Time to rationalise vegoil imports

Palm oil production may surge thoughdemand is likely to trail output

The global vegetable oil market is currently in transition mode, with the outlook for 2017-18 clouded by several uncertainties, such as weather, biodiesel-related investigations, currency dynamics and flow of speculative funds. Yet, the market is gradually but decidedly turning bearish. From a consumer perspective, this is likely to be good for large importers like India.

Higher production, increased availability, rising consumption (yet, trailing production) and higher inventory are going to characterise the market during the year beginning October 2017, with the obvious price implications.

It is clear that the world will harvest yet another large crop of soyabean in 2017-18, boosted primarily by the large northern hemisphere harvest led by the US and put at 115 million tonnes (mt). This will likely be followed by an equally large crop in South America (mainly Brazil, Argentina – totalling 180 million tonnes), subject to normal weather in the southern hemisphere.

Rise in inventory

Large stocks of soyabean (estimated at about 95 mt) have dampened the upward price move seen in the vegetable oil market under the lead of palm oil in August and early September. Though technical factors may have indicated that palm oil production recovery was slower than anticipated, the rise in inventory levels and flow of speculative capital boosted palm oil prices to multi-year highs.

Palm oil production prospects for 2017-18 strongly suggest an expansion of 3.5-4.0 mt to a new high of 70 mt, while consumption demand would trail output by at least 2 mt. This will result in gradual inventory build-up during the year.

Elsewhere, palm oil is facing a series of threats. While restriction on use of palm-based biodiesel in the EU has been in the air for some time, the US Department of Commerce is investigating subsidised export of palm-based biodiesel from Indonesia. Palm-biodiesel may well be slapped with countervailing and anti-dumping duty too.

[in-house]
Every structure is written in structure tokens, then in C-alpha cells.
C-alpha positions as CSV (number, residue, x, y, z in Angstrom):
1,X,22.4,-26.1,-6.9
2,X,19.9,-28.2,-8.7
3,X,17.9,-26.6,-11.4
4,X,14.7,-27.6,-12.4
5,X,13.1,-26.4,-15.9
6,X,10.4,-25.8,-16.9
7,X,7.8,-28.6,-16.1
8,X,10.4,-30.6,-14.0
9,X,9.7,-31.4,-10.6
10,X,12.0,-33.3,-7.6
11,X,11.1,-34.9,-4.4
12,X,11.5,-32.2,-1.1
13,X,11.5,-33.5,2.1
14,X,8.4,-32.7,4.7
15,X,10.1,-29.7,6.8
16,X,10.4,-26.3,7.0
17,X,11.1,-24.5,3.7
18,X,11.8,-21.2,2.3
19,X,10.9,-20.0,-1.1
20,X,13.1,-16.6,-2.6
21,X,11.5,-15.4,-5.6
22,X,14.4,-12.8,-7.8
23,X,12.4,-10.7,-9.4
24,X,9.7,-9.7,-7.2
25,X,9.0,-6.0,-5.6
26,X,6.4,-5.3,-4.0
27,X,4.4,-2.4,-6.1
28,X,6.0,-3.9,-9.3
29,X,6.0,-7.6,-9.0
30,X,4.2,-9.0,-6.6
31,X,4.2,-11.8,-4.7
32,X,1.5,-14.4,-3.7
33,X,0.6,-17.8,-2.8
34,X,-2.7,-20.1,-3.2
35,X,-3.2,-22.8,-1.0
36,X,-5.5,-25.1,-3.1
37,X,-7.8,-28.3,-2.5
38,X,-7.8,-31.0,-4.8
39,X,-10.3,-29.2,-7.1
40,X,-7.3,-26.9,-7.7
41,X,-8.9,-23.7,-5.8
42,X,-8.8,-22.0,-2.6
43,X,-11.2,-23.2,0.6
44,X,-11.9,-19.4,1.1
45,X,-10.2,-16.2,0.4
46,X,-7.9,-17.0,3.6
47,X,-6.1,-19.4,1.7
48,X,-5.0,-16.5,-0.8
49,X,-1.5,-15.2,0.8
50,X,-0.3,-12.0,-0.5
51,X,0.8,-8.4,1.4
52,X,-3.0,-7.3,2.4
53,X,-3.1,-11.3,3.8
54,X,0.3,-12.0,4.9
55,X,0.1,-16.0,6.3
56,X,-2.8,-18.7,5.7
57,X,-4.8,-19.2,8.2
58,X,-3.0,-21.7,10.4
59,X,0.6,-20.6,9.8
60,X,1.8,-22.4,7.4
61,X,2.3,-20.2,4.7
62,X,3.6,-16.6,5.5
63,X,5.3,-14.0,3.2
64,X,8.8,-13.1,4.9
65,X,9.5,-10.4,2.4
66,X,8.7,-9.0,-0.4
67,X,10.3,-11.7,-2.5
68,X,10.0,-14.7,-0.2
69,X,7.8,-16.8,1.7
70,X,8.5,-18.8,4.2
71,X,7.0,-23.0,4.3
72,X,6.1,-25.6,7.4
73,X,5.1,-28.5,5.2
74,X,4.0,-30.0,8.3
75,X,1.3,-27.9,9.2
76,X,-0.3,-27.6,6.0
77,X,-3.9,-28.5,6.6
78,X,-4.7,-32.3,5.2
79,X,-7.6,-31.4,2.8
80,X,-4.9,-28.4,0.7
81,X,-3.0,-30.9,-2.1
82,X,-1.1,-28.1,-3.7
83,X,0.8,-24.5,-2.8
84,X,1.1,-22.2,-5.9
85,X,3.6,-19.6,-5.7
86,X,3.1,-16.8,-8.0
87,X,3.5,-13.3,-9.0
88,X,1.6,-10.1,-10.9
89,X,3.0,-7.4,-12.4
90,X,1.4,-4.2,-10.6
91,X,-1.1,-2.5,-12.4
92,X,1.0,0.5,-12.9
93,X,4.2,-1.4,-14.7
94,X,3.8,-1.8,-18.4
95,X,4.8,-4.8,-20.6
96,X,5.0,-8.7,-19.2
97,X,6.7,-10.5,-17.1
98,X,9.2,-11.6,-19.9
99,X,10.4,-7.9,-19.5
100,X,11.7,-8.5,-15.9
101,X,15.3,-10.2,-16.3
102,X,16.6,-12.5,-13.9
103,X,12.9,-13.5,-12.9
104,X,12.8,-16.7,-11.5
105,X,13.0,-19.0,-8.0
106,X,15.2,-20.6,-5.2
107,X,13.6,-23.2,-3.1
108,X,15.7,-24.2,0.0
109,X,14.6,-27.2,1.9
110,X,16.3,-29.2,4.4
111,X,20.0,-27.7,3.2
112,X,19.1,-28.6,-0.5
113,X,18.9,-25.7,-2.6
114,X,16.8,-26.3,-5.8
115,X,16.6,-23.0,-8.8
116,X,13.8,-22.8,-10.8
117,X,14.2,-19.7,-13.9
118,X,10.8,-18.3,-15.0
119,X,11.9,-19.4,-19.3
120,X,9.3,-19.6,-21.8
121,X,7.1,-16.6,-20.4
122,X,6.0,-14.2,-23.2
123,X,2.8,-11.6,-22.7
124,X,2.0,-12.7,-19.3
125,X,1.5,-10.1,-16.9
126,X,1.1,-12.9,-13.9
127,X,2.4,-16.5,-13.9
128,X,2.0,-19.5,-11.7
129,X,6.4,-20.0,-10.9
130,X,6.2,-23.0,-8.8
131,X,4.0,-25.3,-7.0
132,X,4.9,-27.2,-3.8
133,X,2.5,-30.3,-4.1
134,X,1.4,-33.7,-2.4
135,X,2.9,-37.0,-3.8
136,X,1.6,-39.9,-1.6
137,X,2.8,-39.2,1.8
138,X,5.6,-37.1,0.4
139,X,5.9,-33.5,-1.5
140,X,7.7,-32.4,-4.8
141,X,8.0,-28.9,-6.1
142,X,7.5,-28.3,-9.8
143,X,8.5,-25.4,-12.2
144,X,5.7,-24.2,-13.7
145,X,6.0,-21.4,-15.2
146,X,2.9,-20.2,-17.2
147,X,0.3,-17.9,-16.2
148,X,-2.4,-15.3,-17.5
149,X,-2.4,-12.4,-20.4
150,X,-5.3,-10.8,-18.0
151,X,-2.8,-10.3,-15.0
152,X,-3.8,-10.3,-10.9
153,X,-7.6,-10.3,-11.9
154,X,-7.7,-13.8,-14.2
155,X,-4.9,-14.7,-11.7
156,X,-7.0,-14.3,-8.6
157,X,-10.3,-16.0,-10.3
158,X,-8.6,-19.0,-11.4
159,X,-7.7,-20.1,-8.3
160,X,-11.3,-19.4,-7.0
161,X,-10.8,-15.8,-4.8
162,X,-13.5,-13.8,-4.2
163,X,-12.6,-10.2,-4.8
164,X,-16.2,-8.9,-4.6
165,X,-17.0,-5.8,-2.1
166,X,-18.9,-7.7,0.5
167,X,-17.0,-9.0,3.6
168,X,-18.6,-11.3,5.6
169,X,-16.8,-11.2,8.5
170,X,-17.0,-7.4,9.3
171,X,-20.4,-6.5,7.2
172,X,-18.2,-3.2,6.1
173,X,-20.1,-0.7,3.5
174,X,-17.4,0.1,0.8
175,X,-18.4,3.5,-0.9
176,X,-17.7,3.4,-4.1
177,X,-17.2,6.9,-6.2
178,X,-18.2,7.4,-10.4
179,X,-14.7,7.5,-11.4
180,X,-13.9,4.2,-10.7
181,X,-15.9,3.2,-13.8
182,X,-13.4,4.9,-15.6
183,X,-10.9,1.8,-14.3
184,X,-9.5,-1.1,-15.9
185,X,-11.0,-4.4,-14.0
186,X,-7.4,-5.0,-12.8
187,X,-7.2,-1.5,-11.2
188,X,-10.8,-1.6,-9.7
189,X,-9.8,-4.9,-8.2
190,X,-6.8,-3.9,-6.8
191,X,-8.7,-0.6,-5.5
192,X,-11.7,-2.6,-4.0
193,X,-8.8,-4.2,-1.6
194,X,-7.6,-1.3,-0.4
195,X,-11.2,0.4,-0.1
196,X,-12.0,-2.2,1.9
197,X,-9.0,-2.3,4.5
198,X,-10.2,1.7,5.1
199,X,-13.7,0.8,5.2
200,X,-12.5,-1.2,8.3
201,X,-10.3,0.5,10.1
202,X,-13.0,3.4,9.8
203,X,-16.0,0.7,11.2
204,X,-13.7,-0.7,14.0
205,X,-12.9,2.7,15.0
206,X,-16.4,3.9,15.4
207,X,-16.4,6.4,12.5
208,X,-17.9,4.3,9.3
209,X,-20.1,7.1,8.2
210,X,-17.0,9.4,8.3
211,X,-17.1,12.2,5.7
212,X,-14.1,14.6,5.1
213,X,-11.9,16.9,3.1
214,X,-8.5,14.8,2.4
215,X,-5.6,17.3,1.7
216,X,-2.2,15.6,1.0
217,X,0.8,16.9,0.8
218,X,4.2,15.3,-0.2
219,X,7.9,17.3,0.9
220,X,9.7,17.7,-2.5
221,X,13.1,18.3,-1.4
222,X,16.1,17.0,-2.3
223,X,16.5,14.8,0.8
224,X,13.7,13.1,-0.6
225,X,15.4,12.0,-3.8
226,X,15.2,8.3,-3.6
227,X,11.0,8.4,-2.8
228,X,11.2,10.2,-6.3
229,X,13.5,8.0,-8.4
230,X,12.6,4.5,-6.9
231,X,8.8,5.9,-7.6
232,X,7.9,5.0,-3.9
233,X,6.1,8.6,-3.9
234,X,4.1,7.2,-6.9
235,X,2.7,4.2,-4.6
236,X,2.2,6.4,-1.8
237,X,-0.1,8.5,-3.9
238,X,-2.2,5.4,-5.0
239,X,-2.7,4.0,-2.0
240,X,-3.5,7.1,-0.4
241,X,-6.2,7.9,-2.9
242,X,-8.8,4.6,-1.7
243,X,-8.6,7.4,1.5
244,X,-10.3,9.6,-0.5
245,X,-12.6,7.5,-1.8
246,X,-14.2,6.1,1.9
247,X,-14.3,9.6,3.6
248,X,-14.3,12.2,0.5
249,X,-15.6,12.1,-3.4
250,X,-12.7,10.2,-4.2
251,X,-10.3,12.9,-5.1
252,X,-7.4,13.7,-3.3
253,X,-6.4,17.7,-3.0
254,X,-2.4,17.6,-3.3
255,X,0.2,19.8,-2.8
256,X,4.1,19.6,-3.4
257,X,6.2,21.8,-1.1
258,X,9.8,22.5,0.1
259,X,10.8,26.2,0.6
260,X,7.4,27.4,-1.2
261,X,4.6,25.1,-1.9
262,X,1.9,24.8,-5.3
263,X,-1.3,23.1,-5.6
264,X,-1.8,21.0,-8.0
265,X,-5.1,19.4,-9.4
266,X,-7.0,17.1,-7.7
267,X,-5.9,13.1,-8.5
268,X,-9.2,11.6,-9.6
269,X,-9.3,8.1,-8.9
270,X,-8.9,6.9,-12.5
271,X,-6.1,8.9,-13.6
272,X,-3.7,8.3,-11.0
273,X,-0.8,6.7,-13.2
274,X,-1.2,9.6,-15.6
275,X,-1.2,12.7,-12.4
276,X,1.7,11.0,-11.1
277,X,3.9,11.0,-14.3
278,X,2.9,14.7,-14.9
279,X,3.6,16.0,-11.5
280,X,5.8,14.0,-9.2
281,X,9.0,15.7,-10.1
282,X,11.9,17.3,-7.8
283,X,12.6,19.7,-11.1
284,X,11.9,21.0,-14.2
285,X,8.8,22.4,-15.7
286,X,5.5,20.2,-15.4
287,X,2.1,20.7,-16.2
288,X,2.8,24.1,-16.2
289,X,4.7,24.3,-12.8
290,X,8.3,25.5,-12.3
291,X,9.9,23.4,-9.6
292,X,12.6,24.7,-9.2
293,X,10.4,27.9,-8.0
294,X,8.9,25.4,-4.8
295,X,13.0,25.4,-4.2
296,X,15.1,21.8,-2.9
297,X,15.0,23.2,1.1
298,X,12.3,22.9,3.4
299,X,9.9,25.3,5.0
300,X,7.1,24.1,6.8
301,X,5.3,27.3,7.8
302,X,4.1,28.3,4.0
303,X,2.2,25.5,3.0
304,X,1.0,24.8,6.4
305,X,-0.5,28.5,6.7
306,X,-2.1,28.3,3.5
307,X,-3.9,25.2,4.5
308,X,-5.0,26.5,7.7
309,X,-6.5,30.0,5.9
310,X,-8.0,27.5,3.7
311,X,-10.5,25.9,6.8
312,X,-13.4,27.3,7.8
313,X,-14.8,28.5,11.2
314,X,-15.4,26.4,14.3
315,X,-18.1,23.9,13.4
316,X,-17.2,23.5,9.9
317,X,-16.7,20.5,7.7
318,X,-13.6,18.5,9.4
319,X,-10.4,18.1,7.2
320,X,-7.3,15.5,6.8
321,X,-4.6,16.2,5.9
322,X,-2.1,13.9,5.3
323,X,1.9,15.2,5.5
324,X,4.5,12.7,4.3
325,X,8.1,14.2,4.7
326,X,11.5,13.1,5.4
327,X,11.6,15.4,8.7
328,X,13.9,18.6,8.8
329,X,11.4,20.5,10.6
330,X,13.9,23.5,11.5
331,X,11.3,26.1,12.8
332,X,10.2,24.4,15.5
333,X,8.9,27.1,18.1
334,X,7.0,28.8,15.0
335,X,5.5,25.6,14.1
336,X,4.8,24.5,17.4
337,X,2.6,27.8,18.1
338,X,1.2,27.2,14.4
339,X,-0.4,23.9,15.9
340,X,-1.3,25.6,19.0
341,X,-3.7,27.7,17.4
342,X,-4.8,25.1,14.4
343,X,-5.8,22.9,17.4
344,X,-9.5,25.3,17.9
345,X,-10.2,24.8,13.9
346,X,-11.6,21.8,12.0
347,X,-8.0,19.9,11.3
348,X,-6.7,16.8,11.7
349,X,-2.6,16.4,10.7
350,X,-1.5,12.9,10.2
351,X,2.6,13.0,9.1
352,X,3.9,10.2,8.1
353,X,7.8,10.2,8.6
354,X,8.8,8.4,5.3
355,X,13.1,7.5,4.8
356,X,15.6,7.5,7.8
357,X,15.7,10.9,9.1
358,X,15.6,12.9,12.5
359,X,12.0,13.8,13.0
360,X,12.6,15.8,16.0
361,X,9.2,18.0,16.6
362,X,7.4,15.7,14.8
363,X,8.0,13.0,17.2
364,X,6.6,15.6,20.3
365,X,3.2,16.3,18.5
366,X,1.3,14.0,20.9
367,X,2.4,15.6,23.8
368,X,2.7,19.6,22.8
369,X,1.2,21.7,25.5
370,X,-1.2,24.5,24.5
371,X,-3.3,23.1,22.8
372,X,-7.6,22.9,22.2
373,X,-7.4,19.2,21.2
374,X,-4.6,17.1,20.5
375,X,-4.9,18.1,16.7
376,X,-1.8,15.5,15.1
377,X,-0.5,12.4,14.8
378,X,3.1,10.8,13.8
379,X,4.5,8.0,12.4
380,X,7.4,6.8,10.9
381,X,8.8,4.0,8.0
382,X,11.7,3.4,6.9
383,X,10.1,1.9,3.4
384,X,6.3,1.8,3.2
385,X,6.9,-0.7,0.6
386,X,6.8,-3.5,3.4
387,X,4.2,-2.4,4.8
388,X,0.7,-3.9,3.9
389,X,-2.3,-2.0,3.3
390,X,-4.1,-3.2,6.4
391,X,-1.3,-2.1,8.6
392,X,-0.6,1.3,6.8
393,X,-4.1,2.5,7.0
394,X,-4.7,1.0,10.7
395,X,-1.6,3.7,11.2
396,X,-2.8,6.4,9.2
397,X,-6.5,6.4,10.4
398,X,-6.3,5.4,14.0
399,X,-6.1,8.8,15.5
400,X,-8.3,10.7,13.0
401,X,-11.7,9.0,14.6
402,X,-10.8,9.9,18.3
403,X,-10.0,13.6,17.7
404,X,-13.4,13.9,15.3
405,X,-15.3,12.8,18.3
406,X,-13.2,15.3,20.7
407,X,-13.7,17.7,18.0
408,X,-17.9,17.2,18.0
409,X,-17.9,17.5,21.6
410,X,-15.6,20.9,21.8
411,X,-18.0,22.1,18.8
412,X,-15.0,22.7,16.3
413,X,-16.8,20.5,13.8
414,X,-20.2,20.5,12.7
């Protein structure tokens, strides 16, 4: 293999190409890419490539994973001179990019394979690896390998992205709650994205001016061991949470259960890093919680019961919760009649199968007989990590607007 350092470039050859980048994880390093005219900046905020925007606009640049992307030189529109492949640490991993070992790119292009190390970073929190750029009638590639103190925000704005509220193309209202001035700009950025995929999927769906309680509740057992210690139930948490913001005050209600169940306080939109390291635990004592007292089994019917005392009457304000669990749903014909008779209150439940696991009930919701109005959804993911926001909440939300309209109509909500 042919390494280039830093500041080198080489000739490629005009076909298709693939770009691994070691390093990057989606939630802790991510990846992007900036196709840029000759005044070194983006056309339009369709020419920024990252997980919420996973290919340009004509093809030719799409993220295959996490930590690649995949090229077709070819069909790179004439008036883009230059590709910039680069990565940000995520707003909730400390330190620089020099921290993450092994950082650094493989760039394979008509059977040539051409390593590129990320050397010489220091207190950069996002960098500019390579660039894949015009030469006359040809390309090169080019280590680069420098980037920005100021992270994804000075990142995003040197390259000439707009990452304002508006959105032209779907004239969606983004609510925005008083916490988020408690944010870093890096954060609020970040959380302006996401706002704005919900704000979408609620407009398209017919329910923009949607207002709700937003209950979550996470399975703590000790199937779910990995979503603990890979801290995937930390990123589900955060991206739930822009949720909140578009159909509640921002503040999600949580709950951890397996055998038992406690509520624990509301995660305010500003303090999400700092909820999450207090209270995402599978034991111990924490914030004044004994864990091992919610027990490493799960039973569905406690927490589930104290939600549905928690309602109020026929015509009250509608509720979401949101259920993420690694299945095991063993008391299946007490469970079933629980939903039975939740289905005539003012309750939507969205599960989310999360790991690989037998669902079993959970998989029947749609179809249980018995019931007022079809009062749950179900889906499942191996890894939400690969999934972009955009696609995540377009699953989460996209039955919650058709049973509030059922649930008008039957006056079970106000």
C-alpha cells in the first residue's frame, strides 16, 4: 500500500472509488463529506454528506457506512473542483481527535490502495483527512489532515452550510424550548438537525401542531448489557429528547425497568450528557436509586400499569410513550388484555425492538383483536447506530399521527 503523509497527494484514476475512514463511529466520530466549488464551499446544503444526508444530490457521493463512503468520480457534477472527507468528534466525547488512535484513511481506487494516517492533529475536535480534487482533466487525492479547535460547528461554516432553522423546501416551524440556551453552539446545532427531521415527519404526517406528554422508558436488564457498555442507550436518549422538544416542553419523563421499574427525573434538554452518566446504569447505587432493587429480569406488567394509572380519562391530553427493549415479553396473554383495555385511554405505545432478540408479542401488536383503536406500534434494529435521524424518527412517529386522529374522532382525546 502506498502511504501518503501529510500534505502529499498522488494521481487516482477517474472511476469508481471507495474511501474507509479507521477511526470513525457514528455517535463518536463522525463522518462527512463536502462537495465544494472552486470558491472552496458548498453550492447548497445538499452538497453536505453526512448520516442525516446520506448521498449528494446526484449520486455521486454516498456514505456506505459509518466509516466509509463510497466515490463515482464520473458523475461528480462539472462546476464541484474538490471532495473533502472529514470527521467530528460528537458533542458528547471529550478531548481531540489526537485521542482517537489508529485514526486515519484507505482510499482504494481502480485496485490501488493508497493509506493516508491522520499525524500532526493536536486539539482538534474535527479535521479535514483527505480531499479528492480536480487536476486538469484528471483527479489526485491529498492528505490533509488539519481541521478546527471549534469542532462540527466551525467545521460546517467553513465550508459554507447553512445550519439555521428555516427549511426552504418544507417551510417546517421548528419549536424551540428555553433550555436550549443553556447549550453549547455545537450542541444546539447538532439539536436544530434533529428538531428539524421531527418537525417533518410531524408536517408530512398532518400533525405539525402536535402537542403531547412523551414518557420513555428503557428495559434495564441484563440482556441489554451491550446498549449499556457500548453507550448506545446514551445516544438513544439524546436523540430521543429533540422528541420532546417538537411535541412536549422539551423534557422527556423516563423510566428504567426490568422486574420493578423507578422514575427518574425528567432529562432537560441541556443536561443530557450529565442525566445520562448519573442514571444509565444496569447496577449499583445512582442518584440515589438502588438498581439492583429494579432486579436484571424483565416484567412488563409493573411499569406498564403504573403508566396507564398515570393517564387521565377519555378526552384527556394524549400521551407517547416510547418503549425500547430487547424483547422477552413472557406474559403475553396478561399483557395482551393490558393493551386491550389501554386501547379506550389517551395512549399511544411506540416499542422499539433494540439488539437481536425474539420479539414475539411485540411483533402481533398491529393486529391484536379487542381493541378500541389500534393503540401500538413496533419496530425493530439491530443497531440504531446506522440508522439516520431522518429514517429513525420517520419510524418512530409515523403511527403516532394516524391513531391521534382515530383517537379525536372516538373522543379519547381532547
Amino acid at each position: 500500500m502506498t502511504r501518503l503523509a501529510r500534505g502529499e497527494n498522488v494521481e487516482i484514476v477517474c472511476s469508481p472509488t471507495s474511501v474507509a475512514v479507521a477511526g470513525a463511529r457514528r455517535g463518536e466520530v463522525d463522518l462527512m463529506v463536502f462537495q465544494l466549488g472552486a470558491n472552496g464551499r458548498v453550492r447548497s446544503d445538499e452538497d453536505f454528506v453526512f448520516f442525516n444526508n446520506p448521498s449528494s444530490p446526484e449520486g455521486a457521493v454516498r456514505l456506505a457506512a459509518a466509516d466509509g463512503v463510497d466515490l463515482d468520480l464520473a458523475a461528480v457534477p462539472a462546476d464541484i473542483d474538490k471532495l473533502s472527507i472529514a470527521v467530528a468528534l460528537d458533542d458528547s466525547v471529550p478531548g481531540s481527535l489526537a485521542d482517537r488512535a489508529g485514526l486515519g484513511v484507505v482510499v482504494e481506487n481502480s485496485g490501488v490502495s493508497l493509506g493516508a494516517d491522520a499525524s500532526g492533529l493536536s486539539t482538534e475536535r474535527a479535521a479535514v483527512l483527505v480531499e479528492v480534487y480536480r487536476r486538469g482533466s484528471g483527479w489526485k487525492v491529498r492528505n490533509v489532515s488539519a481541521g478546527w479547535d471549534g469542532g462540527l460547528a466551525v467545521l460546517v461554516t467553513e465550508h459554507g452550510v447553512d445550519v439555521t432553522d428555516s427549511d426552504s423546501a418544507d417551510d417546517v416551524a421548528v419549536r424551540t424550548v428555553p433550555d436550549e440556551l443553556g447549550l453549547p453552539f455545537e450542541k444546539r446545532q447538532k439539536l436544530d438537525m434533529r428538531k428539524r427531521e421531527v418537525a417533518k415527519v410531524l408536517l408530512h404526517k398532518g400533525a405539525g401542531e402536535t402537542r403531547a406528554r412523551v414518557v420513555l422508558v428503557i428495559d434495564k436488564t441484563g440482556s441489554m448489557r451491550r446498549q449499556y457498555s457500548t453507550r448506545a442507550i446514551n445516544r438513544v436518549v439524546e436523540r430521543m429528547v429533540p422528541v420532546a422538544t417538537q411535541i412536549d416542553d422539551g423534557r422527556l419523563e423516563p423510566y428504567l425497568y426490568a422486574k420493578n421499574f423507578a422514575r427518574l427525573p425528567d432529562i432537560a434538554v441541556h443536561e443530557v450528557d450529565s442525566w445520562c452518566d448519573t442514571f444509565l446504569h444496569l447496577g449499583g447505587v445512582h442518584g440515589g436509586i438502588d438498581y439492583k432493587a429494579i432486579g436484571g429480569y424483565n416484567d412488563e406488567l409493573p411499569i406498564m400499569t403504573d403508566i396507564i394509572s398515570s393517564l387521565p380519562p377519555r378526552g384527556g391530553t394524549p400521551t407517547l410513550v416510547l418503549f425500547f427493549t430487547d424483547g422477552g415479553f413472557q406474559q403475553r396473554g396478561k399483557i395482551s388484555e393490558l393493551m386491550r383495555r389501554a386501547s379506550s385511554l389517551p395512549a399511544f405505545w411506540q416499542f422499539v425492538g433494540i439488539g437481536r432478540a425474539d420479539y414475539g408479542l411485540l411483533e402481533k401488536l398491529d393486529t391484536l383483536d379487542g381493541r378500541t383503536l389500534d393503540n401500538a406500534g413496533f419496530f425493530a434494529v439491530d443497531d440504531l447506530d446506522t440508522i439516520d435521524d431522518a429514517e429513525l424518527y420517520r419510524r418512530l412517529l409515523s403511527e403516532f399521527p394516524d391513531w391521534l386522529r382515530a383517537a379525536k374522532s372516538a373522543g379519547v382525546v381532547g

Slow progress of ‘sustainable palm oil’ certification, campaign for palm oil-free certification for food makers and third-party pressure through lending institutions and investors for production of ‘responsible palm oil’ act as headwinds.

Given these fundamental factors and barriers to trade, the current price of crude palm oil (CPO) at around Ringgit Malaysia 2,800 a tonne is seen as not sustainable at all. CPO should correct down to less than RM 2,500 a tonne in the next 6-8 weeks.

Domestic scenario

Closer home, the first estimate of the Agriculture Ministry’s Kharif 2017-18 shows a decline of 1.7 mt in oilseeds production to 20.7 mt, with soyabean placed at 12.2 mt, down from 13.8 mt last year. While private forecasters pitch the output estimate lower, it is important that about 1.5 mt of uncrushed beans are available as opening stock for the year, to mitigate the tight supply. Assuming a normal rabi season, total availability of indigenous oils would be 7.5 mt. Import would continue to be about 15 mt, largely unchanged from the previous year.

A higher differential in the rate of duty between crude and refined oils would slightly change the composition of the import basket for 2017-18. It would prompt higher import of CPO (up 10 per cent to 7.0 mt) and reduction in refined palmolein arrivals to two mt.

The country holds humongous stocks of imported oil (about 2 million tonnes), a part of which is stock transfer from origin as also speculative import to take advantage of the duty hike. It is necessary to strictly regulate vegetable oil imports, the value of which is a mind-boggling $10 billion. Policy-makers are ensconced in a ‘comfort zone’ as far as oilseeds and oil are concerned. Will they learn from the ‘pulse shock’ the country suffered not long ago?

The writer is a global agribusiness and commodities market specialist

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